If you knew your baby could be screened for a rare, devastating disease with a simple heel prick at birth, would you do it? If you knew the disease could quickly take away your baby’s ability to breathe on their own, would you want to treat him or her as soon as possible?
Three years ago, when our little girl Cameron was born with spinal muscular atrophy Type 1, we didn’t have those options. Our hope is that by sharing our story, all parents whose children face what ours did will have these options.
We fell in love with Cameron instantly. There is nothing that will capture a parent’s heart like seeing your baby for the first time, getting to hold them and wrap them in love. We were a happy family of four, and the first few months were filled with new baby charm.
As Cameron grew, it was hard not to compare her early milestones to her older sister. You try not to overanalyze when you notice differences among your children, but something was not sitting right with us. Cameron wasn’t moving her legs much, and we noticed she went from being able to cry loudly to opening her mouth with no sound coming out. When we took Cameron to her 4-month-old well visit, our pediatrician tried to ease our concerns. We were told babies develop at their own pace, not to worry and they would reevaluate her in a few months.
Something was not right. We both knew it, but what was it? Rather than progressing, Cameron appeared to be losing her motor skills. We quickly shifted from concerned parents to passionate advocates.
We repeatedly called our pediatrician’s office. We were initially told to return in two months for her next check-up — guidance we refused to accept. We needed to know what was going on with Cameron, so we persisted, and after finally seeing Cameron and agreeing with our assessment, our pediatrician had an MRI scheduled for later that week.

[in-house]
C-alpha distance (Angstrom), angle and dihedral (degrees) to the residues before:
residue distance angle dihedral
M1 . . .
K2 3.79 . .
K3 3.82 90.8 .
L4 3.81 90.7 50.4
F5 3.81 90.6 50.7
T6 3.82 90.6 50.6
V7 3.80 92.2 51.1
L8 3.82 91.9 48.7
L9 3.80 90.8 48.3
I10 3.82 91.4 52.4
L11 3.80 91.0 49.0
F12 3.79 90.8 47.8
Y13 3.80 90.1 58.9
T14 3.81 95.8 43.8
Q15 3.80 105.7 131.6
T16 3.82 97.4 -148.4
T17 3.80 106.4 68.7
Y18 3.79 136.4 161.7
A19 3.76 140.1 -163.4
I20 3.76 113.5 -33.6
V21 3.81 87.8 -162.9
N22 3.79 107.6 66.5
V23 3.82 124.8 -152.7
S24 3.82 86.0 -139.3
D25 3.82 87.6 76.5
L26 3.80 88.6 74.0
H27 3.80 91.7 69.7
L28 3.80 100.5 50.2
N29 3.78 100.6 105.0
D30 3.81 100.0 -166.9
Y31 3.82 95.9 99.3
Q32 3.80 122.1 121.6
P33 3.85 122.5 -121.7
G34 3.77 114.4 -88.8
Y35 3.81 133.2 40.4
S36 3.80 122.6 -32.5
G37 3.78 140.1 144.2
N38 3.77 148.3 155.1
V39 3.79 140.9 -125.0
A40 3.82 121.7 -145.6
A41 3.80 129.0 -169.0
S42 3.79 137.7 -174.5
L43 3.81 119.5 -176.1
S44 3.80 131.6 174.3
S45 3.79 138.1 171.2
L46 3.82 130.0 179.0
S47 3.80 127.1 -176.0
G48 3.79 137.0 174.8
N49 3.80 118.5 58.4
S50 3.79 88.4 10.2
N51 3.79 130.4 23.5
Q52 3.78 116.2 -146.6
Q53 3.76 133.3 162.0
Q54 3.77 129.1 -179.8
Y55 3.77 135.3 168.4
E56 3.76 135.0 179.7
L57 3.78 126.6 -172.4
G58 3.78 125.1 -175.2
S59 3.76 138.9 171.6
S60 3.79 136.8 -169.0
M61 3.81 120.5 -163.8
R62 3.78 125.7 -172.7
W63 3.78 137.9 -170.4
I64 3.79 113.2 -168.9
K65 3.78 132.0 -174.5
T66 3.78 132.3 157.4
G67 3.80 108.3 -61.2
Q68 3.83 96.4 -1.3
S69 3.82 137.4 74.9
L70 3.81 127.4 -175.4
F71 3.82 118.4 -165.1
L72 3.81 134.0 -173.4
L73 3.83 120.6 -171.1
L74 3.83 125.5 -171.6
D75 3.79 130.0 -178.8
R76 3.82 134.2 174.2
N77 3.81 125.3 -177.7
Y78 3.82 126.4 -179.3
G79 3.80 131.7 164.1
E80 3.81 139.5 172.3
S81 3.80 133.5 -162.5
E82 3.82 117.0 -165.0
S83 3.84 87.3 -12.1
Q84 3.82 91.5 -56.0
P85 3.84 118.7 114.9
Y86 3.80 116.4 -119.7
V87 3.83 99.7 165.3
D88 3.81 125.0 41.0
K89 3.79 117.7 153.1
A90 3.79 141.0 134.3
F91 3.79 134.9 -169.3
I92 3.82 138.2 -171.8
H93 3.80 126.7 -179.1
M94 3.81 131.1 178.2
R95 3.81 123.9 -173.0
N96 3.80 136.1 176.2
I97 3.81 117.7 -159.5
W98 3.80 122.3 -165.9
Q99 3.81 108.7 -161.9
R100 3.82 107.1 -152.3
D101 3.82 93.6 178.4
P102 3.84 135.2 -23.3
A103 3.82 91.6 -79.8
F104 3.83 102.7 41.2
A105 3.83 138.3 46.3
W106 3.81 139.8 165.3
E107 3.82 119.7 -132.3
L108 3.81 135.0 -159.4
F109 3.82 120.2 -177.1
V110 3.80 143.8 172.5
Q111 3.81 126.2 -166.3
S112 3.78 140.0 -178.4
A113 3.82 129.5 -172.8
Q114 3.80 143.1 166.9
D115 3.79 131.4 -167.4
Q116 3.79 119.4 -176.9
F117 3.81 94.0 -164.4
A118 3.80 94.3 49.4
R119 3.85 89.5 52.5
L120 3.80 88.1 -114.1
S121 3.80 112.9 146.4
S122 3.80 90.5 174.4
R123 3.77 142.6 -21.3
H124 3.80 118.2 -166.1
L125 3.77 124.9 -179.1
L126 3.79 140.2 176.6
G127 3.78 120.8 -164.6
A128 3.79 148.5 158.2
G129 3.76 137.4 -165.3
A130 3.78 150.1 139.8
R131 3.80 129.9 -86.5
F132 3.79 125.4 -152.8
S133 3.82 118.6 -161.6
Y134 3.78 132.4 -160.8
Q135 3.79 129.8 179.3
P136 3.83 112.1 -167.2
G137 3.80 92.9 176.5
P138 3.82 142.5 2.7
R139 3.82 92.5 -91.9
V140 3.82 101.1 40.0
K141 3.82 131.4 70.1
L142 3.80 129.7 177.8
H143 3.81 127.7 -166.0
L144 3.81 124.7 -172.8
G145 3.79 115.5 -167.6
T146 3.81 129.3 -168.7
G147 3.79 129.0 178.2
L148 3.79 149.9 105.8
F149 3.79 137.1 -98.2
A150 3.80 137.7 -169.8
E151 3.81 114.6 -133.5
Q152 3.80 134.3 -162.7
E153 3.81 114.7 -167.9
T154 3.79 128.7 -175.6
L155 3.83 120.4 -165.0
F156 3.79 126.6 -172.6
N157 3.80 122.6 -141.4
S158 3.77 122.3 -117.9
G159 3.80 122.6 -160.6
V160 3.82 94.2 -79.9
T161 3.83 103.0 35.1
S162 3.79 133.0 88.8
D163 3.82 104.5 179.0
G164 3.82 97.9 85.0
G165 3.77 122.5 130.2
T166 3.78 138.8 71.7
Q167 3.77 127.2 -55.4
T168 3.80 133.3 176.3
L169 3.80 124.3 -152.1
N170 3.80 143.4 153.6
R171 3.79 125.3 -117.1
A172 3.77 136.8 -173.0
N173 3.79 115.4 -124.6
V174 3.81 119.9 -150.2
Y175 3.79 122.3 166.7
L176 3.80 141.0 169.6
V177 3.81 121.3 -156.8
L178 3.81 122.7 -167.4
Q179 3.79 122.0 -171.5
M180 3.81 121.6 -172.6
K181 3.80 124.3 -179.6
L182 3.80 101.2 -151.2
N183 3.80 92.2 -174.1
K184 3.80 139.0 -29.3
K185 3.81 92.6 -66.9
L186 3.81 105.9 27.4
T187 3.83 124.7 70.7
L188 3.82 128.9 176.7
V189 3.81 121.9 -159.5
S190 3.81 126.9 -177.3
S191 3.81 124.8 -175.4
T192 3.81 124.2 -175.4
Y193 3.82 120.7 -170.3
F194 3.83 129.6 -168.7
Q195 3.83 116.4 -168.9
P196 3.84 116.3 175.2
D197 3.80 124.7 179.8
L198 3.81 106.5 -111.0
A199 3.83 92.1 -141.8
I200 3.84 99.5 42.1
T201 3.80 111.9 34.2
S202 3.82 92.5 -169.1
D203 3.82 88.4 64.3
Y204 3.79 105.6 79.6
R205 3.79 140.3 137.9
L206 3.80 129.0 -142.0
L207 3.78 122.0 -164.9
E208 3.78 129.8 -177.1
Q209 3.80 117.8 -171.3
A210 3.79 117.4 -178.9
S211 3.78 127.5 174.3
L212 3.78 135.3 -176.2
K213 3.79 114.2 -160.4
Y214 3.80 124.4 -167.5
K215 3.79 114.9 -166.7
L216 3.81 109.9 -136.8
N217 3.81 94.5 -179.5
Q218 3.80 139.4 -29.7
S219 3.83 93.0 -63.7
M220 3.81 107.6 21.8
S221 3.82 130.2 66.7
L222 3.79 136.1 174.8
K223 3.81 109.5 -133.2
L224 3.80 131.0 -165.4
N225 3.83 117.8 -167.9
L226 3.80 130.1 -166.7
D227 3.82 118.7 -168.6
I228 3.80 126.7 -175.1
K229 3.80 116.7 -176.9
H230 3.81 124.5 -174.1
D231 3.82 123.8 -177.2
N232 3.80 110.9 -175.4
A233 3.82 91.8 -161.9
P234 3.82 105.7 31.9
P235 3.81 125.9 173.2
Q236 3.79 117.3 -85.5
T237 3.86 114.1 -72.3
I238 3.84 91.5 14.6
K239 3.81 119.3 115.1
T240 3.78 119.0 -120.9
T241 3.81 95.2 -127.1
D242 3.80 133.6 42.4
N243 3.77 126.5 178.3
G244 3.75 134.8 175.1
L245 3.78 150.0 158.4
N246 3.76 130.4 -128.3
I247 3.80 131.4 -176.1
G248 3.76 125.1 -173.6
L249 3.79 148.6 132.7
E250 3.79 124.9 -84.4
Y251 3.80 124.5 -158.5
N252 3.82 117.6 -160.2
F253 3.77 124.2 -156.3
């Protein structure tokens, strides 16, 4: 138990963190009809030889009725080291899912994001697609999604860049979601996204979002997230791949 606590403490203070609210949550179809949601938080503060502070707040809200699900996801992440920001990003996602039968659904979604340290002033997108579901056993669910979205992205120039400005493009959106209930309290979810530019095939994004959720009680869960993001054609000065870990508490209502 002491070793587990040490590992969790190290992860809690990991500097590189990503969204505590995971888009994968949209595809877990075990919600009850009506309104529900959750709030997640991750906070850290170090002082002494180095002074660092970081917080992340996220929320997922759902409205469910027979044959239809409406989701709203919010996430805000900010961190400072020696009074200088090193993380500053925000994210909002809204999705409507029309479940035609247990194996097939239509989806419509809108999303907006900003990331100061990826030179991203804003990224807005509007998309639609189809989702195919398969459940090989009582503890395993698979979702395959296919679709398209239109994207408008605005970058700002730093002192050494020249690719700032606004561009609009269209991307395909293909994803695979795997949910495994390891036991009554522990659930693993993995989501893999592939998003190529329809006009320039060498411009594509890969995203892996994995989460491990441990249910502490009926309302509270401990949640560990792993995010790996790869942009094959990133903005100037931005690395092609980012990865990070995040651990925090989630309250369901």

In the meantime, we anxiously researched and tried to understand what was going on. As we researched what could be causing her symptoms, we came across an article about a little girl around Cameron’s age that passed away from a genetic disorder called SMA and began to wonder if this was the cause of Cameron’s regression. What she was experiencing was similar, and even though it was rare, we knew it could be a possibility. We also knew if it was in fact SMA, we had to work quickly to give her the best quality of life.
SMA is a progressive, rare genetic disease caused by the lack of a functional survival motor neuron 1 (SMN1) gene. Each year, 1 in every 11,000 babies is born with the disease. In fact, SMA is the leading genetic cause of infant death. SMA progresses quickly, meaning the earliest possible diagnosis and treatment is crucial. If left untreated in one of its most severe forms, Type 1, children often require permanent feeding and breathing support or pass away by their second birthday.
When the MRI didn’t reveal anything out of the ordinary, we pushed to have her tested for SMA. Her doctors were apprehensive — they thought SMA was too rare — but we wouldn’t take no for an answer.